Conservation vs Preservation

Many people are confused about what the word 'Conservation' actually means.  Many wildlife groups purport to be 'conservationists', but in reality they are 'Preservationists'.

Conservationists believe resources can be managed with a sustainable outcome.

Preservationists want to protect anything and everything in nature from human interference. 

One methodology is realistic, the other is idealistic.

Preservation can work if there is a management plan to ensure there is no human interference. The problem with the preservation model in Africa, is that there are lots of people, there are lots of hungry people, there are lots of poachers and there are many conflicts occurring. And most importantly of all, there is not nearly enough funding going around to preserve the areas we want to preserve for future generations. 

So we're left with the conservation model and the challenge of creating an incentive for the local people of Africa to protect their species.  


From a business model perspective, lets consider African wildlife a resource and develop a management and marketing plan. 

The market being the trophy hunter and the management plan being the funding of local rangers to protect their resources from poachers and ensure plenty of breeding stock available to create a sustainable business model.

Does conservation hunting work?

Yes.  Conservation hunting has been in place in many parts of the world for decades. And in these areas, animal numbers are flourishing despite being previously either vulnerable or endangered.

The IUCN (International Union for Conservation of Nature) manages the 'Red List' of every known species across the world.  It is the only credible international source to learn the true status of the threat level of a species. 

At the time I wrote this blog, the African Elephant (Loxodonta Africana) was considered "Vulnerable" 

However... if we delve into the population section of the report, it reads...
"Although elephant populations may at present be declining in parts of their range, major populations in Eastern and Southern Africa, accounting for over two thirds of all known elephants on the continent, have been surveyed,and are currently increasing at an average annual rate of 4.0% per annum (Blanc et al. 2005, 2007). As a result, more than 15,000 elephants are estimated to have been recruited into the population in 2006 and, if current rates of increase continue, the number of elephants born in these populations between 2005 and 2010 will be larger than the currently estimated total number of elephants in Central and West Africa combined. In other words, the magnitude of ongoing increases in Southern and Eastern Africa are likely to outweigh the magnitude of any likely declines in the other two regions."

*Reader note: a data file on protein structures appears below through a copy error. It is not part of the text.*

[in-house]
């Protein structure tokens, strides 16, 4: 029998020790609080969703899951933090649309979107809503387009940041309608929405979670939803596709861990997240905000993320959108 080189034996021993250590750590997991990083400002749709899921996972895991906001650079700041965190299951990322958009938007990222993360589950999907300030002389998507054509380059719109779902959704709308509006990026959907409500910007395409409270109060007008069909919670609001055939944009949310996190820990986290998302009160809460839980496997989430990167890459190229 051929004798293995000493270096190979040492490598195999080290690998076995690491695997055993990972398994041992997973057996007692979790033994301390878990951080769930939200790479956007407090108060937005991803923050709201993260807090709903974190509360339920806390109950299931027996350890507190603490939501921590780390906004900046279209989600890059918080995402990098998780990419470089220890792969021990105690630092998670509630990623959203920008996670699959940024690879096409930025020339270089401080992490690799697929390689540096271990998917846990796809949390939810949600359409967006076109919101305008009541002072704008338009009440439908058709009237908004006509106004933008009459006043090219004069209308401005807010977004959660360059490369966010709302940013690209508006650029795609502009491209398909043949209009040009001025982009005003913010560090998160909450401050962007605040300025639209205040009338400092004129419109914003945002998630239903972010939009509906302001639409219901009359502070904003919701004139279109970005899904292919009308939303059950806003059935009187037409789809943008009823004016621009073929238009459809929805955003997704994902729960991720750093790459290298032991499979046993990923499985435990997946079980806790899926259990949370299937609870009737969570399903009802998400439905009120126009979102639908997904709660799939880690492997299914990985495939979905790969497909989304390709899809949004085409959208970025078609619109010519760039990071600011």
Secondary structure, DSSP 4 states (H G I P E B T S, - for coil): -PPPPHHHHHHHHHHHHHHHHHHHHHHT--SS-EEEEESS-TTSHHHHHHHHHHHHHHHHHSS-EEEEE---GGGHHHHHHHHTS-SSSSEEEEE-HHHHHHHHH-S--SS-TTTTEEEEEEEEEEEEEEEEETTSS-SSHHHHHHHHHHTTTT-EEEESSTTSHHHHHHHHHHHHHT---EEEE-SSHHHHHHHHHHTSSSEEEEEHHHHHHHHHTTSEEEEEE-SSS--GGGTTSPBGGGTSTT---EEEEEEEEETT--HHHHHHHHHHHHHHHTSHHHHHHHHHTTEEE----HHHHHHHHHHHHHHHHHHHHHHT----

Most, if not all, legal hunting opportunities are available in Eastern and Southern African countries such as Zimbabwe. That is where Glenn experienced his trophy hunt.

The status of a species is an overall world-wide status. If you delve into the full report, it will provide a breakdown of the threat level by country. In Zimbabwe, elephants are rated as 'Least Concern'.

To hunt an elephant, the licence will cost in the range of $30,000 - $50,000.  This money goes to the Government, the hunting guide and the National Parks agency.

After the kill is made, word travels quickly to the local villagers, who then participate in the process of dividing up the resource to share with their local communities. No part of the animal is wasted. 

Considerations - is hunting elephants ethical? 

The value the hunter brings to the local community. Money, education and experience.

Wildlife is sustainably managed and therefore protected from unethical poachers. Without blinking, a poachers will cut off a rhinos horn, an elephants tusks, a tigers penis and leave the carcass to rot. He will shoot as many animals as he can, with no Government oversight to understand population levels.

The meat is used to feed the community and it's always a huge celebration.

If you're a vegan or a vegetarian and believe killing animals is murder, then it will never feel ethical to you. However, I do encourage you to watch the 60 minutes video linked below to learn what happens to a species when it is managed under the preservation model.

Was the backlash against Glenn warranted

Well that's up to you to decide. I have provided more information on conservation hunting below.

Columnist Nicolle Flint of the Adelaide Advertiser put it best in her article when she said:
"we seem set to remain a nation where informed debate is rarer than an endangered rhino"
But here is my personal observation of what I have learned about the various demographics on twitter...

There are four types...
  1. The educated and willing to be further educated.
  2. The trolls
  3. The Twitterati
  4. The outraged.  
If you've read this far, congratulations, you're most likely in category 1. This group is exceptionally rare. Either that or they don't easily engage with strangers on social media.